abstractNote = {Purpose: 1) To describe the characteristics of pencil beam proton dose deposition kernels in a homogenous medium using a novel parameterization. 2) To propose a method utilizing this novel parametrization to reduce the measurements and pre-computation required in commissioning a pencil beam proton therapy system. Methods: Using beam data from a clinical, pencil beam proton therapy center, Monte Carlo simulations were performed to characterize the dose depositions at a range of energies from 100.32 to 226.08 MeV in 3.6MeV steps. At each energy, the beam is defined at the surface of the phantom by a two-dimensional Normal distribution. Using FLUKA, the in-medium dose distribution is calculated in 200×200×350 mm cube with 1 mm{sup 3} tally volumes. The calculated dose distribution in each 200×200 slice perpendicular to the beam axis is then characterized using a symmetric alpha-stable distribution centered on the beam axis. This results in two parameters, α and γ, that completely describe shape of the distribution. In addition, the total dose deposited on each slice is calculated. The alpha-stable parameters are plotted as function of the depth in-medium, providing a representation of dose deposition along the pencil beam. We observed that these graphs are isometric through a scaling of both abscissa and ordinate map the curves. Results: Using interpolation of the scaling factors of two source curves representative of different beam energies, we predicted the parameters of a third curve at an intermediate energy. The errors are quantified by the maximal difference and provide a fit better than previous methods. The maximal energy difference between the source curves generating identical curves was 21.14MeV. Conclusion: We have introduced a novel method to parameterize the in-phantom properties of pencil beam proton dose depositions. For the case of the Knoxville IBA system, no more than nine pencil beams have to be fully characterized.},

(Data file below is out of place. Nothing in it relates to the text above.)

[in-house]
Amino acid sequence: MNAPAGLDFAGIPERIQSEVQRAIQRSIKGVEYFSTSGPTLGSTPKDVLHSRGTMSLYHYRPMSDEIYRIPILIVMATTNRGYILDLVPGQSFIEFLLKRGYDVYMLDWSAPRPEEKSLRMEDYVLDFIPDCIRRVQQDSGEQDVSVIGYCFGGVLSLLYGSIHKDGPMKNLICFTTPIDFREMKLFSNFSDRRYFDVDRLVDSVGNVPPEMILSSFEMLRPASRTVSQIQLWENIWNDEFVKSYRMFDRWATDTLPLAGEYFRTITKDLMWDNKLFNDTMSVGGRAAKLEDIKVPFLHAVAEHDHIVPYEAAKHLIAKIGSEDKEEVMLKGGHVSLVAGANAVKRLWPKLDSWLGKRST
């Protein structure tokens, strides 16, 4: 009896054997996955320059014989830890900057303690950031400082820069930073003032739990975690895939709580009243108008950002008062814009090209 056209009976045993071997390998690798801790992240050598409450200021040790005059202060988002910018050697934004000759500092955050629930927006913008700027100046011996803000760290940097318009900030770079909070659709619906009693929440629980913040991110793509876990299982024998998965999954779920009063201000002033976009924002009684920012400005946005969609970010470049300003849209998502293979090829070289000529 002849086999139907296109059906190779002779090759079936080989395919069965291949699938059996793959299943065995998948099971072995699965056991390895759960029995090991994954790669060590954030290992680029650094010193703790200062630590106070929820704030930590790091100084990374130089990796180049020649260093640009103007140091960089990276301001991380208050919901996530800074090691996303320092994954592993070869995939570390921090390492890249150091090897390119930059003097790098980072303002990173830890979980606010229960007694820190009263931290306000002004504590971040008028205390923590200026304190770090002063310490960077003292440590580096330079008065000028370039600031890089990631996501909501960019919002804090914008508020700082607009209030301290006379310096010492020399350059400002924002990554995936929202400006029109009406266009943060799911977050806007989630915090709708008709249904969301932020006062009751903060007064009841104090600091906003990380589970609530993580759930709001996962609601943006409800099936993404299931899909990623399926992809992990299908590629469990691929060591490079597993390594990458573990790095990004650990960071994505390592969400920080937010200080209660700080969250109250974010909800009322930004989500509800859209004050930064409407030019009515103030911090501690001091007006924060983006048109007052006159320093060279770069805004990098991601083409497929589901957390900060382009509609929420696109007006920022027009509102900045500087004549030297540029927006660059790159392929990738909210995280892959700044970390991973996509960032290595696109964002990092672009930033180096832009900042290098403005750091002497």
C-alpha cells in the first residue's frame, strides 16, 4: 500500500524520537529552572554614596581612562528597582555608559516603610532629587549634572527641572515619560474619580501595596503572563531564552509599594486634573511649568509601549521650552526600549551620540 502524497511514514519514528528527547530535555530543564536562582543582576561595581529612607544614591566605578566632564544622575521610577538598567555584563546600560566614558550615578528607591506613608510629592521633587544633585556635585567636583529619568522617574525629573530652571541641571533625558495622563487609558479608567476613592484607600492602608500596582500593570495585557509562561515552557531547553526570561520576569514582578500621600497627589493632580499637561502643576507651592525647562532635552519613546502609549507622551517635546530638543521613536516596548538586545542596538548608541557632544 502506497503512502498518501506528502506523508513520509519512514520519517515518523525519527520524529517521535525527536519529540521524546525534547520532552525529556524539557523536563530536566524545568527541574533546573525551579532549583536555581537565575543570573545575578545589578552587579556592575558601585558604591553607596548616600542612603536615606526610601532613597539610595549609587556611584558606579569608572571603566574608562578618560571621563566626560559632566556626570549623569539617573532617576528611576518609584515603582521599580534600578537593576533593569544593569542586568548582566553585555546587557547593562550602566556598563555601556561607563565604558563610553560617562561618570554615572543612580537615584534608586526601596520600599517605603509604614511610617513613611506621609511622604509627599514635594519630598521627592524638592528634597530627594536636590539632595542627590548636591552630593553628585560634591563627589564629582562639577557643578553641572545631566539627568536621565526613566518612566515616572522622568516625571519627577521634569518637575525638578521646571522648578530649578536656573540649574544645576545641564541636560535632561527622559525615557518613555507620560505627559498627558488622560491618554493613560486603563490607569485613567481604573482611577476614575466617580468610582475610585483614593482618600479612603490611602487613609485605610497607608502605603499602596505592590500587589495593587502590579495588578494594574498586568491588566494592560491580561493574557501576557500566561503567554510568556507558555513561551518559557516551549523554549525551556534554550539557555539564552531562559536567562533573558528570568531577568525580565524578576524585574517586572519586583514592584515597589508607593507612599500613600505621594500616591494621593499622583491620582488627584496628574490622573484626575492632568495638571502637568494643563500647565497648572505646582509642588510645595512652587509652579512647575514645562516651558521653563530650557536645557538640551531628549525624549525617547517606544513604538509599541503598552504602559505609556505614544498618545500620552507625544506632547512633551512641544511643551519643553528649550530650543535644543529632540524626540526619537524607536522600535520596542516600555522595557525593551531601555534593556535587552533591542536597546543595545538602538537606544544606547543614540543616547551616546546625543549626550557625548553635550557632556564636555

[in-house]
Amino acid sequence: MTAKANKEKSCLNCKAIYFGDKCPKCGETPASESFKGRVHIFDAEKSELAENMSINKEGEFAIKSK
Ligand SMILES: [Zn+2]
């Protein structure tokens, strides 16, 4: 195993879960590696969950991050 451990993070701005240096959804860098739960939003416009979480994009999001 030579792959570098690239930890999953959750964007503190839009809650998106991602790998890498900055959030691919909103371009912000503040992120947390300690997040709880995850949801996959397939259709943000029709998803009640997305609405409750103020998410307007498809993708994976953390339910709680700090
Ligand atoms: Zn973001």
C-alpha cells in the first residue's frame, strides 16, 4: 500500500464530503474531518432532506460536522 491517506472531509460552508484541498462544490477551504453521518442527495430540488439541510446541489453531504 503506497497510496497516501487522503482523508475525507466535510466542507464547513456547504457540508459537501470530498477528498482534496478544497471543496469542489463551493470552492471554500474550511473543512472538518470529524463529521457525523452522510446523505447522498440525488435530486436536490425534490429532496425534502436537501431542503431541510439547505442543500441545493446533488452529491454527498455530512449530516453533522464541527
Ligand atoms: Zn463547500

doi = {10.1118/1.4956283},
journal = {Medical Physics},
number = 6,
volume = 43,
place = {United States},
year = 2016,
month = 6
}
  • Proton radiation therapy can deliver high radiation doses to tumors while sparing normal tissue. However, protons yield secondary neutron and gamma radiation that is difficult to detect, small in comparison to the prescribed dose, and not accounted for in most treatment planning systems. The risk for secondary malignancies after proton therapy may be dependent on the quality of this dose. Consequently, there is interest in characterizing the secondary radiation. Previously, we used the dual ionization chamber method to measure the separate absorbed dose from gamma-rays and neutrons secondary to the proton beam1, relying on characterization of ionization chamber response inmore » the unknown neutron spectrum from Monte Carlo simulation. We developed a procedure to use Shieldwerx activation foils, with neutron activation energies ranging from 0.025 eV to 13.5 MeV, to measure the neutron energy spectrum from double scattering (DS) and pencil beam scanning (PBS) protons outside of the treatment volume in a water tank. The activated foils are transferred to a NaI well chamber for gamma-ray spectroscopy and activity measurement. Since PBS treats in layers, the switching time between layers is used to correct for the decay of the activated foils and the relative dose per layer is assumed to be proportional to the neutron fluence per layer. MATLAB code was developed to incorporate the layer delivery and switching time into a calculation of foil activity, which is then used to determine the neutron energy fluence from tabulated foil activation energy thresholds.1. Diffenderfer et. al., Med. Phys., 38(11) 2011.« less
  • A prototype device consisting of a focused array of several scanning collimator plates that produce multiple pencil beams has been constructed for radiographic imaging. Under normal imaging conditions, the scatter-to-primary ratio resulting from this device is less than 10%. High-contrast radiographs can be produced without increasing patient radiation dose.